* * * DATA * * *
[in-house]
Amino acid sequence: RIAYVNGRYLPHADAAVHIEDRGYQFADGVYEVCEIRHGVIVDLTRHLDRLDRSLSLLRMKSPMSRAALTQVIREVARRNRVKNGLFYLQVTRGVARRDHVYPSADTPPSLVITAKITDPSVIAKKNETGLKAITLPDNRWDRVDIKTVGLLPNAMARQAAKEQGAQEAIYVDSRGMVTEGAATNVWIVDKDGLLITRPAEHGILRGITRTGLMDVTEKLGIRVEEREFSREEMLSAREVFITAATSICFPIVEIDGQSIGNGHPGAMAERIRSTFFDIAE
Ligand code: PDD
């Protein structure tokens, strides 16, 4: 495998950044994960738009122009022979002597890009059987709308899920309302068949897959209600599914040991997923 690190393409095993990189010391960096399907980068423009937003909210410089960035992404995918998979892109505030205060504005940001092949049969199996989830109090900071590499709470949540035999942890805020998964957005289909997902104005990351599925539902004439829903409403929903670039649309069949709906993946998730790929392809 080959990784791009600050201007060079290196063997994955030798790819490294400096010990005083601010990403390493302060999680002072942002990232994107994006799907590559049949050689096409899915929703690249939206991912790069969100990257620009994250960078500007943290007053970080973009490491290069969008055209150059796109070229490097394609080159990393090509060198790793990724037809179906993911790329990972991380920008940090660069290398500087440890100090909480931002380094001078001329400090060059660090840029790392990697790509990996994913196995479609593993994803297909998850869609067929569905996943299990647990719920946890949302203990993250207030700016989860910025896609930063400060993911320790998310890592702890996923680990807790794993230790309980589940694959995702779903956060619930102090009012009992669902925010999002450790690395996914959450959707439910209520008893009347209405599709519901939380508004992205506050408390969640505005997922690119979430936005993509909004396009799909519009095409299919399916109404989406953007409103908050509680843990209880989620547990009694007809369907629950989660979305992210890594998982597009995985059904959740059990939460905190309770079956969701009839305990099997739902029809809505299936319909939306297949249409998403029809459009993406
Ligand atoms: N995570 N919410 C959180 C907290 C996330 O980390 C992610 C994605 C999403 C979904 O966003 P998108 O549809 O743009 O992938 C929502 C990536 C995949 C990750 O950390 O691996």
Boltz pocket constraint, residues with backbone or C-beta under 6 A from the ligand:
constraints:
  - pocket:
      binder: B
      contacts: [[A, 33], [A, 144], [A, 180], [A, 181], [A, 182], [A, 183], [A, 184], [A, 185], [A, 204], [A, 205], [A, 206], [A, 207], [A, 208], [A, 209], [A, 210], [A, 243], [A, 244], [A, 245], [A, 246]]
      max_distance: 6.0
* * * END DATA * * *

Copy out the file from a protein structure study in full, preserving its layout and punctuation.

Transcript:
[in-house]
Amino acid sequence: RIAYVNGRYLPHADAAVHIEDRGYQFADGVYEVCEIRHGVIVDLTRHLDRLDRSLSLLRMKSPMSRAALTQVIREVARRNRVKNGLFYLQVTRGVARRDHVYPSADTPPSLVITAKITDPSVIAKKNETGLKAITLPDNRWDRVDIKTVGLLPNAMARQAAKEQGAQEAIYVDSRGMVTEGAATNVWIVDKDGLLITRPAEHGILRGITRTGLMDVTEKLGIRVEEREFSREEMLSAREVFITAATSICFPIVEIDGQSIGNGHPGAMAERIRSTFFDIAE
Ligand code: PDD
């Protein structure tokens, strides 16, 4: 495998950044994960738009122009022979002597890009059987709308899920309302068949897959209600599914040991997923 690190393409095993990189010391960096399907980068423009937003909210410089960035992404995918998979892109505030205060504005940001092949049969199996989830109090900071590499709470949540035999942890805020998964957005289909997902104005990351599925539902004439829903409403929903670039649309069949709906993946998730790929392809 080959990784791009600050201007060079290196063997994955030798790819490294400096010990005083601010990403390493302060999680002072942002990232994107994006799907590559049949050689096409899915929703690249939206991912790069969100990257620009994250960078500007943290007053970080973009490491290069969008055209150059796109070229490097394609080159990393090509060198790793990724037809179906993911790329990972991380920008940090660069290398500087440890100090909480931002380094001078001329400090060059660090840029790392990697790509990996994913196995479609593993994803297909998850869609067929569905996943299990647990719920946890949302203990993250207030700016989860910025896609930063400060993911320790998310890592702890996923680990807790794993230790309980589940694959995702779903956060619930102090009012009992669902925010999002450790690395996914959450959707439910209520008893009347209405599709519901939380508004992205506050408390969640505005997922690119979430936005993509909004396009799909519009095409299919399916109404989406953007409103908050509680843990209880989620547990009694007809369907629950989660979305992210890594998982597009995985059904959740059990939460905190309770079956969701009839305990099997739902029809809505299936319909939306297949249409998403029809459009993406
Ligand atoms: N995570 N919410 C959180 C907290 C996330 O980390 C992610 C994605 C999403 C979904 O966003 P998108 O549809 O743009 O992938 C929502 C990536 C995949 C990750 O950390 O691996």
Boltz pocket constraint, residues with backbone or C-beta under 6 A from the ligand:
constraints:
  - pocket:
      binder: B
      contacts: [[A, 33], [A, 144], [A, 180], [A, 181], [A, 182], [A, 183], [A, 184], [A, 185], [A, 204], [A, 205], [A, 206], [A, 207], [A, 208], [A, 209], [A, 210], [A, 243], [A, 244], [A, 245], [A, 246]]
      max_distance: 6.0